Mo' Better Blues


Action / Drama / Music / Romance


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May 07, 2015 at 01:17 AM



Denzel Washington as Bleek Gilliam
Samuel L. Jackson as Madlock
Giancarlo Esposito as Left Hand Lacey
Spike Lee as Giant
720p 1080p
874.35 MB
23.976 fps
2hr 9 min
P/S 0 / 4
1.95 GB
23.976 fps
2hr 9 min
P/S 3 / 12

Movie Reviews

Reviewed by Tyrone Steels II ([email protected]) 10 / 10

Spike Lee, ya got this one right!

One of Spike Lee's best, "Mo Better Blues" captures the atmosphere of jazz. The soundtrack flows with the acting like a song. Denzel Washington does a great job of portraying a jazzman's quest for perfection, while living in a "real world" full of problems. Being a musician myself, I appreciated the struggle Washington's character was going through. All of Spike Lee's trademark camera angles (which I've disliked in some of his movies) worked to perfection in this movie. Great music, good acting, and a solid plot. Recommend!

Reviewed by JawsOfJosh 5 / 10

Spike's cool, modern poem to jazz

After the commercial and critical success of "Do The Right Thing," in which Lee announced his arrival as a major player, he choose to follow up his breakthrough with a more personal film. If you examine history, it seems all iconoclasts choose to do so after their first big success ("The Conversation," "Close Encounters Of The Third Kind," "Talk Radio"), and Lee decided to pay homage to what he's always referred to simply as "the music." Set in then-present day 1990, "Mo' Better Blues" tells the tale of Denzel Washington as Bleek Gilliam, a selfish trumpeter who fronts his own jazz quintet in an upscale Brooklyn club. The strength of the film deals with Bleek juggling his loyalties. On the love side, Bleek is caught between two women; Clarke is a sexy bombshell in constant need of Bleek's attention who's too busy centering in on his music. She's also an aspiring singer hoping Bleek will give her a chance to shine. Bleek, obviously, does not want to share the spotlight. Indigo is a thoughtful schoolteacher who is not fragile with Bleek's tremendous ego but is careful with his somewhat callous heart. At work, Bleek is wrestling with a hungry band demanding pay raises given the success they're achieving at the "Beneath The Underdog" club. Clumsily working towards the band's raise is Giant, Bleek's lifelong friend and incompetent manager, who also has a considerable gambling problem. Bleek must decide whether to trust Giant or risk losing his band, while deciding how long he can keep up the game between Indigo and Clarke.

This, simply, is one of my favorite Lee films. Thank God someone finally made a jazz film for the late 20th century, jazz had not received a proper modern makeover since 1961's "Paris Blues." Lee creates a wonderful, intimate world set off by moody lighting in shades of red, yellow and blue. His camera and editing - which was spontaneous and lively in "Do The Right Thing" - is slow and deliberate here, carefully punctuated in all the right places. This film marked the debut of some of Lee's trademark camera moves, including the 'gliding sidewalk' dolly and his slow-spin-upward pans.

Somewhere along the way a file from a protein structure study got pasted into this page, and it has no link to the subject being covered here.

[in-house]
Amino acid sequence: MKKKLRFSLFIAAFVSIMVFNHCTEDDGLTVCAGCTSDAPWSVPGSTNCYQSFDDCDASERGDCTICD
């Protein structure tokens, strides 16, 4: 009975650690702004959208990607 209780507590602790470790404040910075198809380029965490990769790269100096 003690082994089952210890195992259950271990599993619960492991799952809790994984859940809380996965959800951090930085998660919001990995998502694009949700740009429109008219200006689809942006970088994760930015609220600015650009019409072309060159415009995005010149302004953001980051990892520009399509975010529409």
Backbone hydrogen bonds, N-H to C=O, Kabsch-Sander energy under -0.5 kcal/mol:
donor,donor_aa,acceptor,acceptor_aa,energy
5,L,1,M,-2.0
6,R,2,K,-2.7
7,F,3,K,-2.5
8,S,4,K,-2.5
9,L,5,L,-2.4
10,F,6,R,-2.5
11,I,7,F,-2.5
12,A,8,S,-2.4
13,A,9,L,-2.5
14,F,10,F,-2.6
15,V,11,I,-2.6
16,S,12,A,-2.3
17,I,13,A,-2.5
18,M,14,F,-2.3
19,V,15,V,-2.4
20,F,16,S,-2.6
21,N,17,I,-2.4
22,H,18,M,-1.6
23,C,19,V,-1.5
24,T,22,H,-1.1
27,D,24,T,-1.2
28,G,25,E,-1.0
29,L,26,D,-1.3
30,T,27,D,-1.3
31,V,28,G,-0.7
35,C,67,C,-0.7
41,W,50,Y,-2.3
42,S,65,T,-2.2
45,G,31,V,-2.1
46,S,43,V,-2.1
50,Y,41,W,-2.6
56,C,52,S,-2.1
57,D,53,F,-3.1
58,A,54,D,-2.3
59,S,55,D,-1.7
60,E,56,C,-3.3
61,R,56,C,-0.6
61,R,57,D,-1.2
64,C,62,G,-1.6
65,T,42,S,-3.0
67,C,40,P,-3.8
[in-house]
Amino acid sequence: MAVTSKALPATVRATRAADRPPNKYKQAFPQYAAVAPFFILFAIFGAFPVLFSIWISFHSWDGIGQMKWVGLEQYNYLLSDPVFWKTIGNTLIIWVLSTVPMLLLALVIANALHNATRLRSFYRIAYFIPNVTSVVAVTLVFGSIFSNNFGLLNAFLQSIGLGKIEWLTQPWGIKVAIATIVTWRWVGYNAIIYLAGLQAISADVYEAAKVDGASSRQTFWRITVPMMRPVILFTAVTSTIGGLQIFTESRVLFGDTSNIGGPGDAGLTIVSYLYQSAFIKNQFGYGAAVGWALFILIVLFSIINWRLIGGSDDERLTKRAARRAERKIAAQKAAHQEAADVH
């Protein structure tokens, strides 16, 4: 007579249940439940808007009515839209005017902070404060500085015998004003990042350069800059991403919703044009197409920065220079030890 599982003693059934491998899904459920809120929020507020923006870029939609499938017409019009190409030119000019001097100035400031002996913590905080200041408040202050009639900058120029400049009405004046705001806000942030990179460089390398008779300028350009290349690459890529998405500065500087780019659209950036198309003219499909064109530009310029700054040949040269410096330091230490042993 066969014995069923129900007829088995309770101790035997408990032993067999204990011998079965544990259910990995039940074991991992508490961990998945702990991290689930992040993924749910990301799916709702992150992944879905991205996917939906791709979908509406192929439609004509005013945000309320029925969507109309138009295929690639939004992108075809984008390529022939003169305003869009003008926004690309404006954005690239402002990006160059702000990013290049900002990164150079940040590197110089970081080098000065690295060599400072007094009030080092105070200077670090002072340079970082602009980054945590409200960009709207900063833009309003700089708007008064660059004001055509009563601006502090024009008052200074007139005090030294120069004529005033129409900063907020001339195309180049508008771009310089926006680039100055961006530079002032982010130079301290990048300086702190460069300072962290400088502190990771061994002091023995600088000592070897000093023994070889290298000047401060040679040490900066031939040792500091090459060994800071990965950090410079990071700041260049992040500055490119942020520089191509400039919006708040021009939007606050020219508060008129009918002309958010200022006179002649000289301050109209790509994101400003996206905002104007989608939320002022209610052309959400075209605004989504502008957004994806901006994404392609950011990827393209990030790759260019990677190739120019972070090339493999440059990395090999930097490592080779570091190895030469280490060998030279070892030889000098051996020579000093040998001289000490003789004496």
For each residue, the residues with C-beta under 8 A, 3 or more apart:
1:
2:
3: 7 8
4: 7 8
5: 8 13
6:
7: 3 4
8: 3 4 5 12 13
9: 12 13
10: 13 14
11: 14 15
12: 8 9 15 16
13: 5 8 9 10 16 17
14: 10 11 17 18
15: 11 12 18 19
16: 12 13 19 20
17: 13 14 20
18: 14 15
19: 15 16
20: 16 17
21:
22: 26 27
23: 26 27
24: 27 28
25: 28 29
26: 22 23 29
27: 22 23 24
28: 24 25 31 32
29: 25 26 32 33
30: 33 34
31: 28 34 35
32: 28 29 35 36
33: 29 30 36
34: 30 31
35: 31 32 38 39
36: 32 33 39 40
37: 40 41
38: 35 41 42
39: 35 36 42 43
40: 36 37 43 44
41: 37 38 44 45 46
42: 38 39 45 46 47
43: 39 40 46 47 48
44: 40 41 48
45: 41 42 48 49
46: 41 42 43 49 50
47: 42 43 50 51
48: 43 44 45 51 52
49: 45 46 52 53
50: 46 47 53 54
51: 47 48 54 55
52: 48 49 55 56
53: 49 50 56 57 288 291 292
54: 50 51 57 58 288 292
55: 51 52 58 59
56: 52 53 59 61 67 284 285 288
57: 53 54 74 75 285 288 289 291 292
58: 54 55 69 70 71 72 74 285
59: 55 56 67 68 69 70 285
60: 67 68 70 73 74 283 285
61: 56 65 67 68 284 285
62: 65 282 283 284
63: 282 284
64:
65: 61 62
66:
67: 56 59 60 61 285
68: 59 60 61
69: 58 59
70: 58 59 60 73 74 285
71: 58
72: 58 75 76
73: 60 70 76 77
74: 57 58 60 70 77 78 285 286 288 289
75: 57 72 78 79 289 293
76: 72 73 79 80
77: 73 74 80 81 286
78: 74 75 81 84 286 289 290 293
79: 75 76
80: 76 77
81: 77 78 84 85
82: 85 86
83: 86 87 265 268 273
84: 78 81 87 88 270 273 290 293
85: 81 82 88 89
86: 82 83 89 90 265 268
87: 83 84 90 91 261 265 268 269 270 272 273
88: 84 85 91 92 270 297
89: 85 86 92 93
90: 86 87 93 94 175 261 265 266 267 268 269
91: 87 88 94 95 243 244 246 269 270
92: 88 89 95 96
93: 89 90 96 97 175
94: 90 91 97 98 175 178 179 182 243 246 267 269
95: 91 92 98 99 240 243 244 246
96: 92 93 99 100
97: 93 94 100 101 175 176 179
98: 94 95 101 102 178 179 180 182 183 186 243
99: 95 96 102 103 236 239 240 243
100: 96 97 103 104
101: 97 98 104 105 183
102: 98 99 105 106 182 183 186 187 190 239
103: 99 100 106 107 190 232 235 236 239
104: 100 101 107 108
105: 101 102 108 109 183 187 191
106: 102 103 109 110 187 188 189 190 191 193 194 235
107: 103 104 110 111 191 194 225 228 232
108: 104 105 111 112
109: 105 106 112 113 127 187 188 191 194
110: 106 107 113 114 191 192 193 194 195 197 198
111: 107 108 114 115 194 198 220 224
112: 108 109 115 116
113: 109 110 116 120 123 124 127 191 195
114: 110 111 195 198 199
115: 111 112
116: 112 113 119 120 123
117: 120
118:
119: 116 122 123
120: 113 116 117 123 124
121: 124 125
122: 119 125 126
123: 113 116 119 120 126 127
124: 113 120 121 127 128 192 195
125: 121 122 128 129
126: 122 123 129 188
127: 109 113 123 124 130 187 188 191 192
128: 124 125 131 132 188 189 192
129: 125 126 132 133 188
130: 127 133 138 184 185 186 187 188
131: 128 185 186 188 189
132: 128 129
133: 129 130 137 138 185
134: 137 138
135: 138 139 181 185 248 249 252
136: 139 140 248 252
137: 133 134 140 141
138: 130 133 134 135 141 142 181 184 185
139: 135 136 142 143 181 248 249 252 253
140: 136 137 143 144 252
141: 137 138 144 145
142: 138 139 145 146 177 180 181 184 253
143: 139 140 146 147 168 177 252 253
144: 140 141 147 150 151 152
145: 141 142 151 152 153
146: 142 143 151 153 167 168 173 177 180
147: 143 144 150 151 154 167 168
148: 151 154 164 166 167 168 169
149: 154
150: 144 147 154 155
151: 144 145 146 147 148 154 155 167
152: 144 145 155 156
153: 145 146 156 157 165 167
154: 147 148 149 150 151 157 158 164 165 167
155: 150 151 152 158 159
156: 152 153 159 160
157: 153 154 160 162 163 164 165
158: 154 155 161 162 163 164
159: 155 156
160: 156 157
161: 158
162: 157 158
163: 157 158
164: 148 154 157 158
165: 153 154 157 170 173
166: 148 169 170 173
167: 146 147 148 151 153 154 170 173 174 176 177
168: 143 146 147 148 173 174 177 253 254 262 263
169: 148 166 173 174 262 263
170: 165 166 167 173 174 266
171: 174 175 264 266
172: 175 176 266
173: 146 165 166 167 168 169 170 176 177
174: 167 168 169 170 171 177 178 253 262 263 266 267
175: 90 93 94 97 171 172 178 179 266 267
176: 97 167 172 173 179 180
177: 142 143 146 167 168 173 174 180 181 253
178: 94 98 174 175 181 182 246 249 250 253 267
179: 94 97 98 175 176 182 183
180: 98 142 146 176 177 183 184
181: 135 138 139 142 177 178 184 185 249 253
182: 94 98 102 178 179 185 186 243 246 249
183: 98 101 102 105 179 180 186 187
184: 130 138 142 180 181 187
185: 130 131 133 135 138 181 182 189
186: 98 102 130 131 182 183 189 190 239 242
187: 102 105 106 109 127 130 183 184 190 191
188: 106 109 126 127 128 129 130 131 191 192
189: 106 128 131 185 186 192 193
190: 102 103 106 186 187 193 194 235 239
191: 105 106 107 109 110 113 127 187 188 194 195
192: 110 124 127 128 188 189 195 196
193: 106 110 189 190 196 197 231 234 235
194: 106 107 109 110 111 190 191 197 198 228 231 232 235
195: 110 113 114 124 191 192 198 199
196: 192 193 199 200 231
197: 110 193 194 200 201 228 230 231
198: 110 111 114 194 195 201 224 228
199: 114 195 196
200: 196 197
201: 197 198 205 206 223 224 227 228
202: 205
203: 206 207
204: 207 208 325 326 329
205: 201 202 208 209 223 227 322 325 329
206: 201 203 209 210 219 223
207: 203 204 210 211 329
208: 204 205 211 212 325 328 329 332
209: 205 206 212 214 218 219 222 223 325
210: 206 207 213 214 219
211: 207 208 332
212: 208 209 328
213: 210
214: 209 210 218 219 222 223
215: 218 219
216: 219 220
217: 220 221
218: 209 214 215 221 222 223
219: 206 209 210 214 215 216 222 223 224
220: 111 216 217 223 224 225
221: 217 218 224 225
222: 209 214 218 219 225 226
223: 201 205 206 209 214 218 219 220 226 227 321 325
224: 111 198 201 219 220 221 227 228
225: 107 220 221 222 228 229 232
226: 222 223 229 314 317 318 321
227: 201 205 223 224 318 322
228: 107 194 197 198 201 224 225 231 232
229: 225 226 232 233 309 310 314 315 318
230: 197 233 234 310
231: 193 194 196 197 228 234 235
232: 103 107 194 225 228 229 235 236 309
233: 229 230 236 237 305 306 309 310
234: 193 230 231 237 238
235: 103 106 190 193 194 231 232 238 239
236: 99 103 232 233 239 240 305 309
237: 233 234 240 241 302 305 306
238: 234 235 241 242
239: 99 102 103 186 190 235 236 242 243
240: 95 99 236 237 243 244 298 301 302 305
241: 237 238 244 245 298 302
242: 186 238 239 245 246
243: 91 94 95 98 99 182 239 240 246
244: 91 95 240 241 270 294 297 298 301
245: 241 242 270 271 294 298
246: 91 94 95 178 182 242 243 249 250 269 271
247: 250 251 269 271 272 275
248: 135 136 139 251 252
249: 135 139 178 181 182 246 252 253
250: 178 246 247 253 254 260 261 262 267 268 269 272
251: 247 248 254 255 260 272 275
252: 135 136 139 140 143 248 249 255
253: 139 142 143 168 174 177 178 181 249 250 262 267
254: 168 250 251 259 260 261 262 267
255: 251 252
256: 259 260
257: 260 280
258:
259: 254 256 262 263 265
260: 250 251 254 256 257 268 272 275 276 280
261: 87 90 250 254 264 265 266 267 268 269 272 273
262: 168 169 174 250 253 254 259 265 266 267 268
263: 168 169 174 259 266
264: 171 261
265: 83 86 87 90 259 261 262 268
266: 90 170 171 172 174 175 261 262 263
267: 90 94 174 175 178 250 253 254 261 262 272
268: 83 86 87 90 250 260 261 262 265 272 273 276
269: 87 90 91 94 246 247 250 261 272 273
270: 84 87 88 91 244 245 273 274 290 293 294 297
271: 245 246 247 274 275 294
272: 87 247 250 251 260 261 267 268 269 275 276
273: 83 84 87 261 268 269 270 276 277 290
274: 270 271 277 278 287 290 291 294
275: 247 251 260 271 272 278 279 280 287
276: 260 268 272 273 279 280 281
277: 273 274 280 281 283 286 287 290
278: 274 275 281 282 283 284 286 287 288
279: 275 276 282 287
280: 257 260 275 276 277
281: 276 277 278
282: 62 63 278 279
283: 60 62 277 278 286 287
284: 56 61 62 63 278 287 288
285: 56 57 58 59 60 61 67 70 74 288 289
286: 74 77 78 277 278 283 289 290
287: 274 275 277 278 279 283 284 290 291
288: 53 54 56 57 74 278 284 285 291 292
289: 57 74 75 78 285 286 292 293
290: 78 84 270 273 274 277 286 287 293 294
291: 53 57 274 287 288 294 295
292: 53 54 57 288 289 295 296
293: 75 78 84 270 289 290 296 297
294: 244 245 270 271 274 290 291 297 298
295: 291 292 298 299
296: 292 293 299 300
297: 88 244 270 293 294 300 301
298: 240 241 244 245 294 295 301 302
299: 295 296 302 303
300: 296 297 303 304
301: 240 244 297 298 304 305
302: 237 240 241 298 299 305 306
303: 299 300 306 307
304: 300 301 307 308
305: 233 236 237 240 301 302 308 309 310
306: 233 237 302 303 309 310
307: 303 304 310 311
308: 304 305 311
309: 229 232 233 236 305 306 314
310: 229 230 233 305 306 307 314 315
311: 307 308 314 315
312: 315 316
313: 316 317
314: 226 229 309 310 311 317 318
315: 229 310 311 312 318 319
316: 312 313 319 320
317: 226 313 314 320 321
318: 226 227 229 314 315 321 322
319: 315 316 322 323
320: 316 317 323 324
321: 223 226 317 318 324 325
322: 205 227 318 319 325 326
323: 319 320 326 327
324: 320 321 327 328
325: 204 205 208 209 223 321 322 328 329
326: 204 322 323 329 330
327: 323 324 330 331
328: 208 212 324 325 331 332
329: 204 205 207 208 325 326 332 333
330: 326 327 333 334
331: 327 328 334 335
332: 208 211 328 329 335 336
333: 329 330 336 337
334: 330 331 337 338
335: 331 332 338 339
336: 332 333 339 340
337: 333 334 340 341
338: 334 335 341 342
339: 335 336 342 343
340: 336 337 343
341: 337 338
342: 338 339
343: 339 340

Like his previous films, Lee is adept and balancing out scenes between comedy and drama. A lot of the 'band' scenes are engagingly funny, mostly guy talk with a spin of that "cool daddy jazz vibe" added. Lee is also skillful at making Bleek the antagonist of the film without rendering him completely unlikable. The "Love Supreme" montage ending seemed to stretch the film for longer than some would have liked, but I feel it was justified in order to illustrate the beauty and necessity of Bleek's redemption. Lee was also smart to reduce screen time given to the film's true protagonist, saxophonist Shadow Henderson (rendered with cool, suave sophistication by Wesley Snipes), in order to keep the audience focused on Bleek. You will also get a delicious sampling of great jazz in this film if you're a novice to such. Aside from the concert numbers written and performed by Branford Marsalis and the dreamy jazz score by Lee's father, Bill, there are great pieces by John Coltrane, Miles Davis and Dizzy Gillespie, among others. A cool, sexy film.

Reviewed by Andy Woodward 8 / 10

Surprised how much I liked it

When this was on TV the other night, I expected to stick out about two minutes of it. Being a follower of Tarantino, all I'd heard recently of Spike Lee was wholly negative. In addition, I know nothing of black culture and/or jazz. Imagine my surprise then when, two hours later, I found myself entirely intoxicated by the blend of atmosphere, empathy, humour and pure depth of character and relationship in this exceptional movie. Next up, I'm watching all his other movies... Quentin, make your peace!

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